I was slightly hesitant when I read it would be a concert version, that several women would portray the delegates, andthat the director was also performing the role of John Adams.  I am always slightly leery of productions where directors involve themselves in the actual production.  Actually, I find it a tad bit on the tacky side.  Either direct the production, or perform in the production – do not attempt to do both as it seldom works, nor plays well.

The concert version was outstanding!   The focus was on the delightful script and music!  It was refreshing, to say the least.  I did not miss the costuming, the lighting, the scenic designs, etc..  The limited staging was most effective, and kept the show moving.

And the women?  Fantastic!  They blended in with the male ensemble, and carried their male-roles very well.  Stephen Hopkins, portrayed by Claudia Fowler, was not less funny, or growling.

I must say that I was pleasantly surprised with Steven Haines’ performance, and directing of this production which I found to be even more powerful, and poignant in the staged-concert setting.  Mr. Haines never once let me down for a second in his portrayal of one of my favorite presidents, and musical theatre roles.  As for directors performing in their own productions on purpose, Mr. Haines is a rare exception.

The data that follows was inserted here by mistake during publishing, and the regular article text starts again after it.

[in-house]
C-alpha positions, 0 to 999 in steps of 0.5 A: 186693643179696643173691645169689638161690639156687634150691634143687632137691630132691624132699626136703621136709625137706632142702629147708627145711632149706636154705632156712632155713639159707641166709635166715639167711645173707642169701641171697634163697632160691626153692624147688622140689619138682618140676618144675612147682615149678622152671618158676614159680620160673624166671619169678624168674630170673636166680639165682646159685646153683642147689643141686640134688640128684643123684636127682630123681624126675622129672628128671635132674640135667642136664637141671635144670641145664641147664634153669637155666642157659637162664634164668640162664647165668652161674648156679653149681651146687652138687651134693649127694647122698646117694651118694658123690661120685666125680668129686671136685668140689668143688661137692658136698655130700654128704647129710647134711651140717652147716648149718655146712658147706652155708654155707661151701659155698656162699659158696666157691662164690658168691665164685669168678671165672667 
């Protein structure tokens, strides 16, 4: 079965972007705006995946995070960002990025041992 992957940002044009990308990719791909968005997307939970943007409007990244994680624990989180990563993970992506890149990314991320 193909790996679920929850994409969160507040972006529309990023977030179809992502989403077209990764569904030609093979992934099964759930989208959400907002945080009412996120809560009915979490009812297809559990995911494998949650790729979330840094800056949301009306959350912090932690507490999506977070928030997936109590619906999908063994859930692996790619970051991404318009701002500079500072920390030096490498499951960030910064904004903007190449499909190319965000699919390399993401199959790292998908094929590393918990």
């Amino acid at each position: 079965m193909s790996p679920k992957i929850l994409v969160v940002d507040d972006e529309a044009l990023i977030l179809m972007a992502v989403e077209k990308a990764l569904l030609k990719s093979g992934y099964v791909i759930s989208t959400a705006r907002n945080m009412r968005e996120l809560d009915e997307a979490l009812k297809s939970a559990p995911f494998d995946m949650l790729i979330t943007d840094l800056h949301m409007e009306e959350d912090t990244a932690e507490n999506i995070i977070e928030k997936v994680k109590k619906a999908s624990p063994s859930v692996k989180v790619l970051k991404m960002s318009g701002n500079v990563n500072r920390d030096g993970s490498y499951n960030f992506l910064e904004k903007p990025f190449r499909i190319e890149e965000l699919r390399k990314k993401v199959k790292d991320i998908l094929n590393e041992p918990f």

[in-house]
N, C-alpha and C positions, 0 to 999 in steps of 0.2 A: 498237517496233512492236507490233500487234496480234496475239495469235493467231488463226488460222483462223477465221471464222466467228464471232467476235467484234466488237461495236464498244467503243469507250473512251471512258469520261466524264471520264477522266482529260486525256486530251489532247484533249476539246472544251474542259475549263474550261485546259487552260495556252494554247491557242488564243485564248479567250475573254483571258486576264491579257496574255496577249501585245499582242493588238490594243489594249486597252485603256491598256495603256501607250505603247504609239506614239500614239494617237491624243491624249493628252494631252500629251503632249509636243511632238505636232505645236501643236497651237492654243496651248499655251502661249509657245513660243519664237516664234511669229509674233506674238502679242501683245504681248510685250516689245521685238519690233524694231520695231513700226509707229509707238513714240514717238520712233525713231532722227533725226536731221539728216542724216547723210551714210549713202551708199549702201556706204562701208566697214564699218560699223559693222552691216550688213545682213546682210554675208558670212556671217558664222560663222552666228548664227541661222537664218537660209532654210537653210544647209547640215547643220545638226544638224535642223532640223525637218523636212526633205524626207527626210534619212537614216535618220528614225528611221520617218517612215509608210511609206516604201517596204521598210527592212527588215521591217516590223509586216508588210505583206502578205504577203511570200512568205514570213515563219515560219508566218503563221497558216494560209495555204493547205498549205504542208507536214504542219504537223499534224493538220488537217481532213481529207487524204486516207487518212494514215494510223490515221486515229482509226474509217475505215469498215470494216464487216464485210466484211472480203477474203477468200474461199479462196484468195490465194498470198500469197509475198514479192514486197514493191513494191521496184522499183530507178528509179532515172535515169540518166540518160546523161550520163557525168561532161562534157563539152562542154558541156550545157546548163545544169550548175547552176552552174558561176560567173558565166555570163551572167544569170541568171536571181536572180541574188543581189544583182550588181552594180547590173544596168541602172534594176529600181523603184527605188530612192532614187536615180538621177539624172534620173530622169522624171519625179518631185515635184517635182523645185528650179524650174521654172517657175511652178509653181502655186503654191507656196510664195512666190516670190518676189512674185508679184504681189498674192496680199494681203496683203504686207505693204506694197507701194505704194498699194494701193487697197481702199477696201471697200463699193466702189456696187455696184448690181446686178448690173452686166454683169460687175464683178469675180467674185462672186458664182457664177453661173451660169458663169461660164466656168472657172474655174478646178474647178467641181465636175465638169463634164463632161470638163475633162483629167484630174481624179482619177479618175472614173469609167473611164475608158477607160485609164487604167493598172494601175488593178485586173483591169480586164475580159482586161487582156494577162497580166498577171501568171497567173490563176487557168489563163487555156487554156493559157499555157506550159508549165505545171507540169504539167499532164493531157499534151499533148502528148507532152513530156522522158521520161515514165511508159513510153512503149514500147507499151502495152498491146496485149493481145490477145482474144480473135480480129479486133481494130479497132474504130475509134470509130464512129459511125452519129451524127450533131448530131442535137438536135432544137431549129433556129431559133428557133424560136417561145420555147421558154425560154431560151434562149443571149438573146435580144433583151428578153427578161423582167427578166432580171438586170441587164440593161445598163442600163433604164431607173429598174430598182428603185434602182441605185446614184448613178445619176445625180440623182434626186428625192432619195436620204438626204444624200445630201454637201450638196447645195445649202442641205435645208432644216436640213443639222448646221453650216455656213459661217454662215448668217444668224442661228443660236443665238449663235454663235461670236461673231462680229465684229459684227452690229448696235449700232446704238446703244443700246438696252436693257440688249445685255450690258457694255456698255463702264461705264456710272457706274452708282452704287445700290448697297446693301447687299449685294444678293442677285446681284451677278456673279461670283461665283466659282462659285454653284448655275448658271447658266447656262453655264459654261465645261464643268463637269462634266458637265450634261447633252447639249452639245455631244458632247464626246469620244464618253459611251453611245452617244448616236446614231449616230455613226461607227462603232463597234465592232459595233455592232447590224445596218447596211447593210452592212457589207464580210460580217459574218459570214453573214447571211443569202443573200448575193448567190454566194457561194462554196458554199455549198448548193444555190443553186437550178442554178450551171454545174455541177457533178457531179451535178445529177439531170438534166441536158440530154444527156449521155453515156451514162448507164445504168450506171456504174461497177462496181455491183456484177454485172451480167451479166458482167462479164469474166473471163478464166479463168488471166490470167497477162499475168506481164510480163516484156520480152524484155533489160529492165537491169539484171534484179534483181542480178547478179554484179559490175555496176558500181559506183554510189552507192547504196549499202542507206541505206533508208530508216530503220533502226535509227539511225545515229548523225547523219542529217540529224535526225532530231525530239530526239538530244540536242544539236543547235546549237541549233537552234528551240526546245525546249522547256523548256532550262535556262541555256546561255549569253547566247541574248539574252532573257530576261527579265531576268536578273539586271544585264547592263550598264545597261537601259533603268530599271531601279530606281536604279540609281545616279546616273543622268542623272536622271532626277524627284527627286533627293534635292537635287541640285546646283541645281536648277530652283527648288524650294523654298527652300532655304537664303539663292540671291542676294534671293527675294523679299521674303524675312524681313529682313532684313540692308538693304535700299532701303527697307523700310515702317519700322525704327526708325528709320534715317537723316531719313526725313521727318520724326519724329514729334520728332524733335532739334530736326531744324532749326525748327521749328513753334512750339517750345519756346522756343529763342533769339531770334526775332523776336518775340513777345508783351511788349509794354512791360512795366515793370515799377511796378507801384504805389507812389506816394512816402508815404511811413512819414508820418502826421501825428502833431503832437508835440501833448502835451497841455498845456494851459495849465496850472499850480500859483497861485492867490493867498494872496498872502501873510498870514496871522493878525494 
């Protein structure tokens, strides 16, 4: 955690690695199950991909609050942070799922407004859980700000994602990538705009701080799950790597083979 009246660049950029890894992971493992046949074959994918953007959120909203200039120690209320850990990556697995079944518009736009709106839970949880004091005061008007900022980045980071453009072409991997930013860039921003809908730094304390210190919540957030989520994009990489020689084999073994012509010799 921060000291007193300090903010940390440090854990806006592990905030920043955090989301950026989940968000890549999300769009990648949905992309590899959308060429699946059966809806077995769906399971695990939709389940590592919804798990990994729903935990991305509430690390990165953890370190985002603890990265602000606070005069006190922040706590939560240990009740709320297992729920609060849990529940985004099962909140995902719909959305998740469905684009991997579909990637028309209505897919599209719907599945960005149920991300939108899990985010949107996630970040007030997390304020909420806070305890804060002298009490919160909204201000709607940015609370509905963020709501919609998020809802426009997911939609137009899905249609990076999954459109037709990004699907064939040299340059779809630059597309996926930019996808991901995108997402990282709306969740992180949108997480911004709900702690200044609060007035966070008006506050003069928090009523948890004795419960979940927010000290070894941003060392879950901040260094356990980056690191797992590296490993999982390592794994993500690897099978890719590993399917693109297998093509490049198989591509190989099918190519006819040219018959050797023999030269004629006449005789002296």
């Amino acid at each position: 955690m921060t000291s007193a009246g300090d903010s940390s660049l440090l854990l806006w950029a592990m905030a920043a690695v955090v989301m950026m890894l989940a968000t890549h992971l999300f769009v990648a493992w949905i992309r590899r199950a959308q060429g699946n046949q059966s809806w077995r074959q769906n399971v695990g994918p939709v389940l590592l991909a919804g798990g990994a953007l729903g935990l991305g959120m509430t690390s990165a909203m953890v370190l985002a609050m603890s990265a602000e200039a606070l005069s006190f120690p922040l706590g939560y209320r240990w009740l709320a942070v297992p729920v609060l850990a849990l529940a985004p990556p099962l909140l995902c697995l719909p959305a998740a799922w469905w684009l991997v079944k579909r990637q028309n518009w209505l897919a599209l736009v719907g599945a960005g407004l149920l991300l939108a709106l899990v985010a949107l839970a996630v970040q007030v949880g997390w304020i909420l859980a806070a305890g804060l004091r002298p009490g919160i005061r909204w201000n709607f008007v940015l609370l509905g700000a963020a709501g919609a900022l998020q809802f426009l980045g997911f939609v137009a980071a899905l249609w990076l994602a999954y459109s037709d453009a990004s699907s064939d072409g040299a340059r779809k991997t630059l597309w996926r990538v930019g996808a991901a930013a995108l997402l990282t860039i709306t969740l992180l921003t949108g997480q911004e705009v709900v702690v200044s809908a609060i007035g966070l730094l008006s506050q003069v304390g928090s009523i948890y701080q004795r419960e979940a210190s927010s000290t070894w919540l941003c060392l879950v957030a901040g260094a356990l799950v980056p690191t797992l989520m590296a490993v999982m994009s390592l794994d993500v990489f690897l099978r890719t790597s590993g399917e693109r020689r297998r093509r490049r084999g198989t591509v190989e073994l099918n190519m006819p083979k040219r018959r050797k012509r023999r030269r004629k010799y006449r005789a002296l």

There were so many memorable performances…

Timothy Larrick as Roger Sherman…  Tim Brausch as Benjamin Franklin…  Wayne Dunn as John Dickinson…  Dean Feldmeyer as Richard Henry Lee…  J. Wynn Alexander as Thomas Jefferson…  Jack Filkins as Charles Thomson, secretary…

Bryan S. Wallingford mastered the role of South Carolina’s, Edward Rutlegde, so well, that I was actually despising the character as he attempted to squelch the movement.

Tricia Heys gave Abigail Adams an incredible multi-dimensional quality, and by the time we arrived as “Yours, Yours, Yours,” I was a tad damp around the eyes.  Her voice was lovely, and powerful to match John Adams’ mainstay, and her acting and beauty pulled you even closer to the patriotic-duo that helped lay the foundation of this country.

The last two-quarters of Scene Seven – the ending of the show – were incredible.  When the delegates had abandoned John Adams at the eleventh hour, I was on the edge of my seat with my stomach in a knot.